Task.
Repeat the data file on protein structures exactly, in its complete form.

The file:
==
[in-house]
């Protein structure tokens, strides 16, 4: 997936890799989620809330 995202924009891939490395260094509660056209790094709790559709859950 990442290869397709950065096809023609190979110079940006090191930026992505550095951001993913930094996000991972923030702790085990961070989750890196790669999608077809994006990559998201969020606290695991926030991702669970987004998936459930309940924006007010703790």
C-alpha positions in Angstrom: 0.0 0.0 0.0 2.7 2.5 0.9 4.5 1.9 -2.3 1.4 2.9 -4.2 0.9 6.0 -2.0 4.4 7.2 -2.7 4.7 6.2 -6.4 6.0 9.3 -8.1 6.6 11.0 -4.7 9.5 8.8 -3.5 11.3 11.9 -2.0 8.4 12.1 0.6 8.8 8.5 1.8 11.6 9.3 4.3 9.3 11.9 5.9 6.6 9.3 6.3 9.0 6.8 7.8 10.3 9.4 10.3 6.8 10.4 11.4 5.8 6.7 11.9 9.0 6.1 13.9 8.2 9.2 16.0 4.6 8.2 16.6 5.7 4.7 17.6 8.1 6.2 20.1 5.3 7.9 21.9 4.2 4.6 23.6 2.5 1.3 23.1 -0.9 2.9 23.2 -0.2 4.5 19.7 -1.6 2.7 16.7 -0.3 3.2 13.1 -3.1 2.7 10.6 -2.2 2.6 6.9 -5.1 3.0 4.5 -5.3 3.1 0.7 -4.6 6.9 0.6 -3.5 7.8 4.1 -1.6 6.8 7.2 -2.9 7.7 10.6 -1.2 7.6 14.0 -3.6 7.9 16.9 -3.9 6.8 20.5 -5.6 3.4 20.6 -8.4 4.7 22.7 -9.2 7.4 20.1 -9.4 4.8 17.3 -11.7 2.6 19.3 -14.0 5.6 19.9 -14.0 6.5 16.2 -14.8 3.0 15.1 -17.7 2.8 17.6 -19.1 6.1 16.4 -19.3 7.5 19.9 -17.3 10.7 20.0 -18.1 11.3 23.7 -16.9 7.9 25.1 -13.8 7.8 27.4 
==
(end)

[in-house]
């Protein structure tokens, strides 16, 4: 997936890799989620809330 995202924009891939490395260094509660056209790094709790559709859950 990442290869397709950065096809023609190979110079940006090191930026992505550095951001993913930094996000991972923030702790085990961070989750890196790669999608077809994006990559998201969020606290695991926030991702669970987004998936459930309940924006007010703790």
C-alpha positions in Angstrom: 0.0 0.0 0.0 2.7 2.5 0.9 4.5 1.9 -2.3 1.4 2.9 -4.2 0.9 6.0 -2.0 4.4 7.2 -2.7 4.7 6.2 -6.4 6.0 9.3 -8.1 6.6 11.0 -4.7 9.5 8.8 -3.5 11.3 11.9 -2.0 8.4 12.1 0.6 8.8 8.5 1.8 11.6 9.3 4.3 9.3 11.9 5.9 6.6 9.3 6.3 9.0 6.8 7.8 10.3 9.4 10.3 6.8 10.4 11.4 5.8 6.7 11.9 9.0 6.1 13.9 8.2 9.2 16.0 4.6 8.2 16.6 5.7 4.7 17.6 8.1 6.2 20.1 5.3 7.9 21.9 4.2 4.6 23.6 2.5 1.3 23.1 -0.9 2.9 23.2 -0.2 4.5 19.7 -1.6 2.7 16.7 -0.3 3.2 13.1 -3.1 2.7 10.6 -2.2 2.6 6.9 -5.1 3.0 4.5 -5.3 3.1 0.7 -4.6 6.9 0.6 -3.5 7.8 4.1 -1.6 6.8 7.2 -2.9 7.7 10.6 -1.2 7.6 14.0 -3.6 7.9 16.9 -3.9 6.8 20.5 -5.6 3.4 20.6 -8.4 4.7 22.7 -9.2 7.4 20.1 -9.4 4.8 17.3 -11.7 2.6 19.3 -14.0 5.6 19.9 -14.0 6.5 16.2 -14.8 3.0 15.1 -17.7 2.8 17.6 -19.1 6.1 16.4 -19.3 7.5 19.9 -17.3 10.7 20.0 -18.1 11.3 23.7 -16.9 7.9 25.1 -13.8 7.8 27.4 